How Poisonous Are Green Potatoes? Solanine Poisoning Explained

Toxic Chemicals in Potatoes

Potatoes, especially green ones, contain the alkaloid poison solanine. However, you'd have to eat a lot of potatoes to get sick or die.
Potatoes, especially green ones, contain the alkaloid poison solanine. However, you'd have to eat a lot of potatoes to get sick or die. Allison Achauer / Getty Images

Have you ever been told to avoid the green part of some potatoes because it's poisonous? Potatoes, and especially any green part of the plant, contain a toxic chemical called solanine. This glycoalkaloid poison is found in all members of the nightshade family of plants, not just potatoes. The chemical is a natural pesticide, so it protects the plants from insects. Here's a look at how toxic solanine from potatoes it, which other plants contain it, the symptoms of solanine poisoning, and how many potatoes you'd have to eat to get sick or die.

Plants That Contain Solanine

Deadly nightshade is the most lethal member of the plant family. The berries are a well-known classic poison. However, many edible plants are related to deadly nightshade (but not nearly so dangerous). They include:

  • potatoes
  • peppers (both sweet and hot)
  • eggplant
  • tomatoes (although some reports indicate tomatoes contain the alkaloid tomatine rather than solanine)

All parts of the plant contain the compound, so there's a risk from eating too much of the leaves, tubers, or fruits. However, glycoalkaloid production increases in the presence of photosynthesis, so the green parts of the plants tend to contain the highest levels of the toxin.

Solanine Toxicity

Solanine is toxic if it's ingested (eaten or in a drink). According to one study, toxic symptoms appear at doses of 2-5 mg/kg body weight, with lethal doses at 3-6 mg/kg body weight.

Symptoms of Solanine Poisoning

Solanine and related glycoalkaloids interact with mitochondria membranes, disrupting cell membranes, inhibiting cholinesterase, and leading to cell death and possibly causing birth defects (congenital spina bifida).

The onset, type, and severity of the symptoms of exposure depends on an individual's sensitivity to the chemical and the dose. Symptoms may appear as quickly as 30 minutes after eating solanine-rich foods, but usually occur 8-12 hours after ingestion. Gastrointestinal and neurological symptoms are most noticeable. At low levels, symptoms include stomach cramps, nausea, burning throat, headache, dizziness, and diarrhea. Cardiac dysrhythmia, hallucinations, vision changes, slowed breathing, fever, jaundice, hypothermia, loss of sensation, dilated pupils, and death have all been reported.

How Many Potatoes Does It Take to Get Sick or Die?

Basically, an adult would need to eat a lot of potatoes... usually.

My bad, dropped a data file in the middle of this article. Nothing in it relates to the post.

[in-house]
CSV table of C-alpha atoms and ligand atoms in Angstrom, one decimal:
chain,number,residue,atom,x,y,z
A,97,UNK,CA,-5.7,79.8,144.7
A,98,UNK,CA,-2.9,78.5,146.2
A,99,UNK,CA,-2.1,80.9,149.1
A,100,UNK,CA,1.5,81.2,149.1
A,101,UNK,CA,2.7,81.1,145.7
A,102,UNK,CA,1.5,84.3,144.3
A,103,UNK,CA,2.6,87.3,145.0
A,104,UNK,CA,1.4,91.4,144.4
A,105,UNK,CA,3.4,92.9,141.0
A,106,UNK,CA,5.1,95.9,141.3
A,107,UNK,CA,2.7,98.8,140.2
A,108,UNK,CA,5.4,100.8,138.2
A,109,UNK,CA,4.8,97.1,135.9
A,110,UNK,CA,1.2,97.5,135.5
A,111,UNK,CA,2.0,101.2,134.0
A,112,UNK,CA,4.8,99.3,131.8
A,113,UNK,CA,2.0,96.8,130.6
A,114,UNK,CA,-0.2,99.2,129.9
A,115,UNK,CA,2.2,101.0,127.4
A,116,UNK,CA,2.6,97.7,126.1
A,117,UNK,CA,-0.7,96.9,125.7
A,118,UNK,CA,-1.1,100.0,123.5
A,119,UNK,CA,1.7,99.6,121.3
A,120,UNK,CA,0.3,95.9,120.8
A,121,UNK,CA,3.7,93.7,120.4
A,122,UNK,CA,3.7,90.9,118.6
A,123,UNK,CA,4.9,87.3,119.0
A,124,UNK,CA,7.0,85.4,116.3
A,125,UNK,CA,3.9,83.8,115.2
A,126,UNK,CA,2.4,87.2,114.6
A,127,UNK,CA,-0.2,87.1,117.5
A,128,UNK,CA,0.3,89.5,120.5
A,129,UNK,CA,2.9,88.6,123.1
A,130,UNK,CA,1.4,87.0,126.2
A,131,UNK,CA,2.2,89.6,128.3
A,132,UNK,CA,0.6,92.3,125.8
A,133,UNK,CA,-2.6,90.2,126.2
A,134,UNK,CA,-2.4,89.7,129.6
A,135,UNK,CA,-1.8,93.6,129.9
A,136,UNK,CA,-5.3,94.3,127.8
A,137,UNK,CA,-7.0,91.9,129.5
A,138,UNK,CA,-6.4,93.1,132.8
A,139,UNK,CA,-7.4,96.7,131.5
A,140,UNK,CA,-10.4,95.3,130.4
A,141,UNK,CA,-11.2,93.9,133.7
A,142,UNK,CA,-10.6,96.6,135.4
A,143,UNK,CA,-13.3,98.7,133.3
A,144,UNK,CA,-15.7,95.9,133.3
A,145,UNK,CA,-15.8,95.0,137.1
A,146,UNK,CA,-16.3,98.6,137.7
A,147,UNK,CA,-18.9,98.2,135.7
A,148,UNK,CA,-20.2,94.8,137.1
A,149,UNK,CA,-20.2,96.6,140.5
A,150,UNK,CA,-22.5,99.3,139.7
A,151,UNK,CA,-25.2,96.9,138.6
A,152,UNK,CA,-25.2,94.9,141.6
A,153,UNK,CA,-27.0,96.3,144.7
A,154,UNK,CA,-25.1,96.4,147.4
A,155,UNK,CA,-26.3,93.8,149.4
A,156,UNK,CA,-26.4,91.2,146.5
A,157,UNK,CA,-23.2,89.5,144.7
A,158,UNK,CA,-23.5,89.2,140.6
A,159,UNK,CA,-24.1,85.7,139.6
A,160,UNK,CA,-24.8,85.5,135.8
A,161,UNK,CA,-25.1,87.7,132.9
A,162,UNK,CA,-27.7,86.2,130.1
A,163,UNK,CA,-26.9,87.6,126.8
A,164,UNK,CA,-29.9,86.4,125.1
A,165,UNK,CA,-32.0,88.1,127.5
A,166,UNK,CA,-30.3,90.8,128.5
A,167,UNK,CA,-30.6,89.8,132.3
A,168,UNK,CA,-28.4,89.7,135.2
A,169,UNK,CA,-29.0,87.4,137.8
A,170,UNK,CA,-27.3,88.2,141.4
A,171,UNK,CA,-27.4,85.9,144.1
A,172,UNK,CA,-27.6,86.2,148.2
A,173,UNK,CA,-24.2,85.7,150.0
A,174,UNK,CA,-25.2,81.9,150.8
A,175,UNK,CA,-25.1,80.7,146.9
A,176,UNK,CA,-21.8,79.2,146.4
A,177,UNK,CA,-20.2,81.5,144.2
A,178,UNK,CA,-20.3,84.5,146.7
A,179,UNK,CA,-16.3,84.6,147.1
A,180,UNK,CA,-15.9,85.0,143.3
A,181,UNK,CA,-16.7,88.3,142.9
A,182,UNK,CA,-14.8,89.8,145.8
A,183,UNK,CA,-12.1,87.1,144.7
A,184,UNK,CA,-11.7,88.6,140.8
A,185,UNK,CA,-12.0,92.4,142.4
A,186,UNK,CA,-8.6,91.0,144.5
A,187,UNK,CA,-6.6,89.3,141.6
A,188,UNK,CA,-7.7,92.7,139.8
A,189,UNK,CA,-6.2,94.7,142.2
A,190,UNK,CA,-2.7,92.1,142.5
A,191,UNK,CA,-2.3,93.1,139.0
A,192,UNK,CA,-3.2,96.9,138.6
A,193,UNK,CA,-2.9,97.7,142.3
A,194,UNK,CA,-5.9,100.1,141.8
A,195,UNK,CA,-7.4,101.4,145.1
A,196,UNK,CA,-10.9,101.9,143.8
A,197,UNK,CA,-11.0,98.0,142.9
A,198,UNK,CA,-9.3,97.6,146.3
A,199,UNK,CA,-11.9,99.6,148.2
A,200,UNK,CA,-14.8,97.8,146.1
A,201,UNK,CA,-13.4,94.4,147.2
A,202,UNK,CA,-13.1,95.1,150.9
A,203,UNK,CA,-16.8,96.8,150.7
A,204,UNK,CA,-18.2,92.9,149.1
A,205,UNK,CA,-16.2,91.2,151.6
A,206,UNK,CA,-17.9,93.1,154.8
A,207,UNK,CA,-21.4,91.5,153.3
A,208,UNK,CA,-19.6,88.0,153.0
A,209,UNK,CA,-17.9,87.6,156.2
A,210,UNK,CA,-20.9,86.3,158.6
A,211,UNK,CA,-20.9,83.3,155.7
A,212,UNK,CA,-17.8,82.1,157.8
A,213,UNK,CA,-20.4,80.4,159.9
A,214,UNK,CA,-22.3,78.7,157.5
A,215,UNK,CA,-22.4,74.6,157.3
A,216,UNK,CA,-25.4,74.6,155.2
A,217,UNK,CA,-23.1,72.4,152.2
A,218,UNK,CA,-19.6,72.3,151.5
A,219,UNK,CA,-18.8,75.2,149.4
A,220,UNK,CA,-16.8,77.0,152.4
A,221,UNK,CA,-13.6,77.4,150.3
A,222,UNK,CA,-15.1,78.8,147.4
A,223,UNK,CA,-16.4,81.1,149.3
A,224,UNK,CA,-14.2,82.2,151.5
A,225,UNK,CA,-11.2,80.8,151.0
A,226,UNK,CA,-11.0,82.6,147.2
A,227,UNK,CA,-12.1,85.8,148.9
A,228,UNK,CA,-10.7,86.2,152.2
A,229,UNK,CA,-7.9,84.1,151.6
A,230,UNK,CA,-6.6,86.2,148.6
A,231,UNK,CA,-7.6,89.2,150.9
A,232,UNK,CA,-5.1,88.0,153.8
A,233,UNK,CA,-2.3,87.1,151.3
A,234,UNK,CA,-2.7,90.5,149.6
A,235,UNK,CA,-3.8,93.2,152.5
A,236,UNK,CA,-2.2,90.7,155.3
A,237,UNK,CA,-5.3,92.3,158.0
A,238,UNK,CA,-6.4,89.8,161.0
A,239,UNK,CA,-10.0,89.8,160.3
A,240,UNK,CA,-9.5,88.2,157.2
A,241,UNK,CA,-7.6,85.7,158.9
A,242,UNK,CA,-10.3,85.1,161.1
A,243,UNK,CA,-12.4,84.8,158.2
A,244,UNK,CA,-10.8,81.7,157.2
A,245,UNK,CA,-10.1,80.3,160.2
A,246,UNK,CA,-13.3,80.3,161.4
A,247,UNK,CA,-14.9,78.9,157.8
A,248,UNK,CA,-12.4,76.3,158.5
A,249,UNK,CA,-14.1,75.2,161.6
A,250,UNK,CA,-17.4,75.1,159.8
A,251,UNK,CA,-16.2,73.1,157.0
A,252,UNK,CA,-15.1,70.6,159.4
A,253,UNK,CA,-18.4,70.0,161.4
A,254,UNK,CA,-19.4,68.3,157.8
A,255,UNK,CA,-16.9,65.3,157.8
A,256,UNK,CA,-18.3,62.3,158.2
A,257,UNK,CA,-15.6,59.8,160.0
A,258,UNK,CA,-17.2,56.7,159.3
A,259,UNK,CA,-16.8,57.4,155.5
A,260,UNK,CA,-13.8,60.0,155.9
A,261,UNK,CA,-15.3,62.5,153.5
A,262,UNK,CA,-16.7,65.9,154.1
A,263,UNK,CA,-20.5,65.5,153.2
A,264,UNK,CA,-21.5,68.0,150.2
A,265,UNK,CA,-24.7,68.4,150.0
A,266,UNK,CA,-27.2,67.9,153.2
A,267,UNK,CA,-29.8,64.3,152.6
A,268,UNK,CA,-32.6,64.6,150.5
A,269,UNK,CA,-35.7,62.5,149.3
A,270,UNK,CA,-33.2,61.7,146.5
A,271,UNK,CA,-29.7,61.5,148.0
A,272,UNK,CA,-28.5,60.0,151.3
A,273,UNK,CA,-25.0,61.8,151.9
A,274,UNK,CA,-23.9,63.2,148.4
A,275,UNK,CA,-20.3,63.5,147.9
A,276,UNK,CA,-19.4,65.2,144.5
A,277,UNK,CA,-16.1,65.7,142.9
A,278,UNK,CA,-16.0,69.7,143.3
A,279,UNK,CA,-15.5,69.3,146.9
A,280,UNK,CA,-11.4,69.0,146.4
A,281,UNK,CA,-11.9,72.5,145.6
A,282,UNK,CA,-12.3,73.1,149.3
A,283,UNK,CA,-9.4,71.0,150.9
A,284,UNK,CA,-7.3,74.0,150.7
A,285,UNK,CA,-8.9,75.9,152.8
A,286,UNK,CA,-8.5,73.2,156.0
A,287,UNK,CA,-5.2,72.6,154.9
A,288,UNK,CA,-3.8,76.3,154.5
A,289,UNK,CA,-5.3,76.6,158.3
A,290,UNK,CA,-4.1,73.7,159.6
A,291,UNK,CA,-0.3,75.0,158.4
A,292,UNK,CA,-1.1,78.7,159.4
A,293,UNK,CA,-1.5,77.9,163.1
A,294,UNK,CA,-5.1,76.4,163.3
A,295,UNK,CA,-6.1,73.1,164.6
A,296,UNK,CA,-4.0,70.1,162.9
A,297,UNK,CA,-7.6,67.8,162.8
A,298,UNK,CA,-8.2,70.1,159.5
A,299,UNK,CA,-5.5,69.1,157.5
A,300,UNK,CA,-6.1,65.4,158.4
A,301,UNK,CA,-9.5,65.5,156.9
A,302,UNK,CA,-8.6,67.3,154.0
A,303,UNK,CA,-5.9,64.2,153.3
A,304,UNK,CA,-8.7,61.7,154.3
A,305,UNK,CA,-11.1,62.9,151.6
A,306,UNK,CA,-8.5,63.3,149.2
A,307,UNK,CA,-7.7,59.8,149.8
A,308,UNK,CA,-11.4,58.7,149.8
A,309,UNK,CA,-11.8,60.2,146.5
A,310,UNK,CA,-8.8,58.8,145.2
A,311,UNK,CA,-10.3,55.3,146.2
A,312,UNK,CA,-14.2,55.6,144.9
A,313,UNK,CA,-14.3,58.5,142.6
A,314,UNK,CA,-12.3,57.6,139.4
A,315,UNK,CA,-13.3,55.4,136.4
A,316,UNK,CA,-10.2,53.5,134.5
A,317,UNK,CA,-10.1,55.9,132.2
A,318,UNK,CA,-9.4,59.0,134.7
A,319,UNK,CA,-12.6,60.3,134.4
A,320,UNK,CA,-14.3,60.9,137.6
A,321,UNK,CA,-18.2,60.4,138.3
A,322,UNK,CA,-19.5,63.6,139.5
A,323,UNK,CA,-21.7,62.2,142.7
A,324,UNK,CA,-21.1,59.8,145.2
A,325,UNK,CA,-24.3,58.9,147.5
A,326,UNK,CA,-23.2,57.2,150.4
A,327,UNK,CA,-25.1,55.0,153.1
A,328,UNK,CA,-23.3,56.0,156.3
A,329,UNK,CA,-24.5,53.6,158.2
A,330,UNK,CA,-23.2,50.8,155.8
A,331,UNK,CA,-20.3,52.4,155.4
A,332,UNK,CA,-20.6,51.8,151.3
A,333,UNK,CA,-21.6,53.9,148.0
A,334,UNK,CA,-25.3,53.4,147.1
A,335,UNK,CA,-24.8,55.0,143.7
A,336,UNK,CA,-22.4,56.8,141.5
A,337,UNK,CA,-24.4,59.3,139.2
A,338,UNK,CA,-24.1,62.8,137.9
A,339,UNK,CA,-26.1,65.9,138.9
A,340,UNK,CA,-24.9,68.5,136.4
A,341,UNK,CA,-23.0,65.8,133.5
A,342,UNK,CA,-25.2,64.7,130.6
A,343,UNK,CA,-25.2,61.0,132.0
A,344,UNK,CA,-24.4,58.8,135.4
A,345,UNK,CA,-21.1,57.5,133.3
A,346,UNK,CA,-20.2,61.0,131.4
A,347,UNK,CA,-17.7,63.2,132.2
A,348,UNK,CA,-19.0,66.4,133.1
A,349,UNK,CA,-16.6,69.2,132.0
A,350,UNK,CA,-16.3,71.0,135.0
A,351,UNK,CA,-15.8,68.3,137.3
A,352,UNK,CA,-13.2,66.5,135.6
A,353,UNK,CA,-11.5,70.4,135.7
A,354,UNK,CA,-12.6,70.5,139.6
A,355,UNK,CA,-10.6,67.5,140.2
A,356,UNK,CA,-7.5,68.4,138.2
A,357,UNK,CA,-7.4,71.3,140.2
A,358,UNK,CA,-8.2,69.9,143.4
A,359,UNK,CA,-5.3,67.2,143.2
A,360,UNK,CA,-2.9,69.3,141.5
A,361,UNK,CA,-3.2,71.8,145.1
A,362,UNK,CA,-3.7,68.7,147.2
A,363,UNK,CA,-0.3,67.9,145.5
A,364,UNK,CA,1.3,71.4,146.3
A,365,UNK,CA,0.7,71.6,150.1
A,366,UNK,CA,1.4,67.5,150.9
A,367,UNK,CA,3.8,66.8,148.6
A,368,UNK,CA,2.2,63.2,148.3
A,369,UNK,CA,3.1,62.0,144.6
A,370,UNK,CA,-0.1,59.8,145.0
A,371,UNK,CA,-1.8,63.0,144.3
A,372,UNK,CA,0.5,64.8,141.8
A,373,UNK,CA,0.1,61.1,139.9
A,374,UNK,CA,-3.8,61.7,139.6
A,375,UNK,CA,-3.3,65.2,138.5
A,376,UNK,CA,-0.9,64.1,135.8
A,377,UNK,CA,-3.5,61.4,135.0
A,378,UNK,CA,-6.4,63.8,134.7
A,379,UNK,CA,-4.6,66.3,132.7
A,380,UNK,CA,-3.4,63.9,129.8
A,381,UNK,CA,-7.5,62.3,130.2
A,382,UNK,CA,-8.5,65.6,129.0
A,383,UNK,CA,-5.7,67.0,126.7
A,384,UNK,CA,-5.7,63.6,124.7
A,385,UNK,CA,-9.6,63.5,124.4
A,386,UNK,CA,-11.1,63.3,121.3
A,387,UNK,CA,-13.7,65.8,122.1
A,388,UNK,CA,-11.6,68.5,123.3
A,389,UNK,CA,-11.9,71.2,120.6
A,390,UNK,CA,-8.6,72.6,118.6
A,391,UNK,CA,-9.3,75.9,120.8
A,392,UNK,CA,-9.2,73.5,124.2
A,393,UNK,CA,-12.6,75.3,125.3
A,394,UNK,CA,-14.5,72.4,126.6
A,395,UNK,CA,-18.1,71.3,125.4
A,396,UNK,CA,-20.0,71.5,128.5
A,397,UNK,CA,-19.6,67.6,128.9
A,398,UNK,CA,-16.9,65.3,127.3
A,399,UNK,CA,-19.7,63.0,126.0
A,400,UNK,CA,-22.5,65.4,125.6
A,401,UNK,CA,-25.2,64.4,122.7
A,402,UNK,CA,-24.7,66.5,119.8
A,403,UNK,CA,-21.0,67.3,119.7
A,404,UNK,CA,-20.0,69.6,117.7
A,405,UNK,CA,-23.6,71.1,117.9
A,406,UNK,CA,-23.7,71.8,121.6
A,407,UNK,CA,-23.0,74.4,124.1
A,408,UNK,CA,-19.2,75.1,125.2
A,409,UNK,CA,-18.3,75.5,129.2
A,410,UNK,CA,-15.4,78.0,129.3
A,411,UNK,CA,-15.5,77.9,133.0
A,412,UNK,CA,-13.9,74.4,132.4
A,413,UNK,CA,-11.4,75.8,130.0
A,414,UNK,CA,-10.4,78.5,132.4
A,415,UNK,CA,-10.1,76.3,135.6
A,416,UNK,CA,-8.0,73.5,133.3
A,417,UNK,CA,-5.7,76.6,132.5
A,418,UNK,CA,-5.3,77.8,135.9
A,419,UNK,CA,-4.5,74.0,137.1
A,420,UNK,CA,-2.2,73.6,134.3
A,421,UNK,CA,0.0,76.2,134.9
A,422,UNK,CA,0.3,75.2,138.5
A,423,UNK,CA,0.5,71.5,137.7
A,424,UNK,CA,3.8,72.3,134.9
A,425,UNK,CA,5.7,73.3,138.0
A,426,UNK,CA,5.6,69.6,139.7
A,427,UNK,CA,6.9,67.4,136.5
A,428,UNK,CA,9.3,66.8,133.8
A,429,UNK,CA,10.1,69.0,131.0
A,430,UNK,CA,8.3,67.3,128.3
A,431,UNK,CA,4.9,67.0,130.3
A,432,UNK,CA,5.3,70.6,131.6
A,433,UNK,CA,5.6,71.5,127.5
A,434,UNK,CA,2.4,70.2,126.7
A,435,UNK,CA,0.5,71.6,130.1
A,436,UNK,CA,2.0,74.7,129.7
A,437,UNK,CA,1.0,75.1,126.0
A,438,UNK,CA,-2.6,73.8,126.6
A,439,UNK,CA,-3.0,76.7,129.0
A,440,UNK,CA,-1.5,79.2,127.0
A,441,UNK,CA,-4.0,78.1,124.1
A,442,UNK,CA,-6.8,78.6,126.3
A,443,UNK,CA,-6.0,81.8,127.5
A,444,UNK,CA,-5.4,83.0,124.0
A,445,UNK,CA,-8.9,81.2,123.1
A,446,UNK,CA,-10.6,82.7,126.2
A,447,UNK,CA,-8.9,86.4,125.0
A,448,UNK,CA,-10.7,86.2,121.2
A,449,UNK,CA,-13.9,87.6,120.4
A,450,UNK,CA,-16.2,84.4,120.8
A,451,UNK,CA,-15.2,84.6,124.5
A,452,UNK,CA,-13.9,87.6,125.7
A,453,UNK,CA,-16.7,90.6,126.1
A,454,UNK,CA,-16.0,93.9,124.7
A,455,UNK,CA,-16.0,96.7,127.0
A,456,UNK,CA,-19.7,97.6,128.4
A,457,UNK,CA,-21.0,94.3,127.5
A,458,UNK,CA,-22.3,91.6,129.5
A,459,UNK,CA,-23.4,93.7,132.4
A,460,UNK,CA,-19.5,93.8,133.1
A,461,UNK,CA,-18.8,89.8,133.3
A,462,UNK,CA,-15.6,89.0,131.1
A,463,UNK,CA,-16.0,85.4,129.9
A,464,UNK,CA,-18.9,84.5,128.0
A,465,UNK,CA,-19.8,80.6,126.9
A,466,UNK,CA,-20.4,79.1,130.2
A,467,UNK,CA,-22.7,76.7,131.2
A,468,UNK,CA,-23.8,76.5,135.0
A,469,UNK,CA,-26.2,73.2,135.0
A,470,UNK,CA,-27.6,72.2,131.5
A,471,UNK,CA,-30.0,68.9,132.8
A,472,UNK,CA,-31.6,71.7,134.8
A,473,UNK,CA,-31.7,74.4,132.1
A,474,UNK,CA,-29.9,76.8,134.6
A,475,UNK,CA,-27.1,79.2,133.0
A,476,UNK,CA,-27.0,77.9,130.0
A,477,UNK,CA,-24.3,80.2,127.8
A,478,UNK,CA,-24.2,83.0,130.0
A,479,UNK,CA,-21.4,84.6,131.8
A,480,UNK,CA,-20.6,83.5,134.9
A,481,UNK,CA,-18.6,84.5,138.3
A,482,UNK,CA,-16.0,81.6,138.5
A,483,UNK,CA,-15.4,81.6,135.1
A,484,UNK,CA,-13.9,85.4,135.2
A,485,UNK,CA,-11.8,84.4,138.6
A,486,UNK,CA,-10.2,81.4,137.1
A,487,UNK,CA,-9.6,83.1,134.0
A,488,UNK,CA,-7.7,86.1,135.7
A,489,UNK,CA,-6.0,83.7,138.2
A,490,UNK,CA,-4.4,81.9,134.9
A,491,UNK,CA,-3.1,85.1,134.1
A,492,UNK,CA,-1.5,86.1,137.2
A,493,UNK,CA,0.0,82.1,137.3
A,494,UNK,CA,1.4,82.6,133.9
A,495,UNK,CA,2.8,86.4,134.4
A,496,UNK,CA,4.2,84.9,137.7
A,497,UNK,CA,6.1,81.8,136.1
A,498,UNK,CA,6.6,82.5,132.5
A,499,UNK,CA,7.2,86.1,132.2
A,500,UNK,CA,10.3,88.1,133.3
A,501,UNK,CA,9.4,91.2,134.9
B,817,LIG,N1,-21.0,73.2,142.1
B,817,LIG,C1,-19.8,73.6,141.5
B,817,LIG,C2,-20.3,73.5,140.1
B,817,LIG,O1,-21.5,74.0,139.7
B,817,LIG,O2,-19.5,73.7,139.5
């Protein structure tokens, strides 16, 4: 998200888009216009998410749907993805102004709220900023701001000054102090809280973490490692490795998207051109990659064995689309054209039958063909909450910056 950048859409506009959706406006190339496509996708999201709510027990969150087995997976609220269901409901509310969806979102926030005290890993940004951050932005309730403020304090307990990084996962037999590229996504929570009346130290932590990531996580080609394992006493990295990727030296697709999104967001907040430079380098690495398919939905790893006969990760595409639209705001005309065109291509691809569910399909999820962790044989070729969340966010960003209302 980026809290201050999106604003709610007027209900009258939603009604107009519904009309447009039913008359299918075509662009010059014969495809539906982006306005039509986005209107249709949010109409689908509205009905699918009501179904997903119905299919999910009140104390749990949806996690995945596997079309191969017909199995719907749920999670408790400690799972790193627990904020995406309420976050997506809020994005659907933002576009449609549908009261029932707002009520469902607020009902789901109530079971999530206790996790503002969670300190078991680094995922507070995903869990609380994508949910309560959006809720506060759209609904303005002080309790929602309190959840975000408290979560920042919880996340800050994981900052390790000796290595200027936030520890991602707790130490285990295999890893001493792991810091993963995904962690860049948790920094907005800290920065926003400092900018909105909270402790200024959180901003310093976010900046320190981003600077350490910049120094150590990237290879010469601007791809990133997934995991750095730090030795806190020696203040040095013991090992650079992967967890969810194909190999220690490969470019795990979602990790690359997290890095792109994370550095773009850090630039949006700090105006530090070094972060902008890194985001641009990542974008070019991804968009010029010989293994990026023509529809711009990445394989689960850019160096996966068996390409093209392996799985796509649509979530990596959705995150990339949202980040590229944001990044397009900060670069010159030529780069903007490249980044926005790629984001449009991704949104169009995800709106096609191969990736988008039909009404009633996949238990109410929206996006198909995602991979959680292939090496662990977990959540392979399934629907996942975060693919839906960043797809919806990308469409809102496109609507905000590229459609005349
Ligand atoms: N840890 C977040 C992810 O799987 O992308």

Solanine isn't the only toxic chemical found in potatoes. A related compound, chaconine, is also present. Potato shoots (eyes), leaves, and stems are higher in glycoalkaloids than potatoes, but green potatoes contain significantly higher amounts of the toxic compounds than non-green portions. In general, the solanine is concentrated in the potato skin (30-80%), so eating just the skin of the potato or its eyes would be more likely to cause a problem than eating the whole food. Also, solanine levels vary according to potato variety and whether or not the plant was diseased (potato blight in particular elevates toxin levels).

Since there are so many factors, it's difficult to put a number of how many potatoes is too many. Estimates on how many potatoes you'd have to eat average to get sick or die are around 4-1/2 to 5 pounds of normal potatoes or 2 pounds of green potatoes. A large potato weigh roughly half a pound, so it's reasonable to expect you could get sick from eating 4 potatoes.

Protecting Yourself Against Solanine Poisoning

Potatoes are nutritious and delicious, so you shouldn't avoid eating them just because the plant contains a natural defensive chemical. However, it's best to avoid green colored skin or potatoes that taste bitter (both signs of high solanine content). The National Institutes of Health advises people avoid eating potatoes with green skin. Peeling green potatoes will remove most of the risk, although eating a few potato chips with green edges won't hurt an adult. It's recommended green potatoes not be served to children, since they weigh less and are more susceptible to the toxin. Neither children nor adults should eat potato plant leaves and stems. If you do experience the symptoms of solanine poisoning, contact your doctor or a poison control center.

If you experience solanine poisoning, you can expect to experience symptoms for 1-3 days. Hospitalization may be required, depending on the level of exposure and severity of symptoms. Treatment typically includes replacing fluids and electrolytes from vomiting and diarrhea. Atropine may be given if there is significant bradycardia (slow heartbeat). Death is rare.


Executive Summary of Chaconine and Solanine, August 15, 2006 (, an archived article which may be accessed using the Wayback Machine)

Friedman, Mendel; McDonald, Gary M. (1999). "Postharvest Changes in Glycoalkaloid Content of Potatoes". In Jackson, Lauren S.; Knize, Mark G.; Morgan, Jeffrey N. Impact of Processing on Food Safety. Advances in Experimental Medicine and Biology. 459. pp. 121–43.

Gao, Shi-Yong; Wang, Qiu-Juan; Ji, Yu-Bin (2006). "Effect of solanine on the membrane potential of mitochondria in HepG2 cells and [Ca2+]i in the cells". World Journal of Gastroenterology. 12 (21): 3359–67.

MedlinePlus Encyclopedia Potato plant poisoning - green tubers and sprouts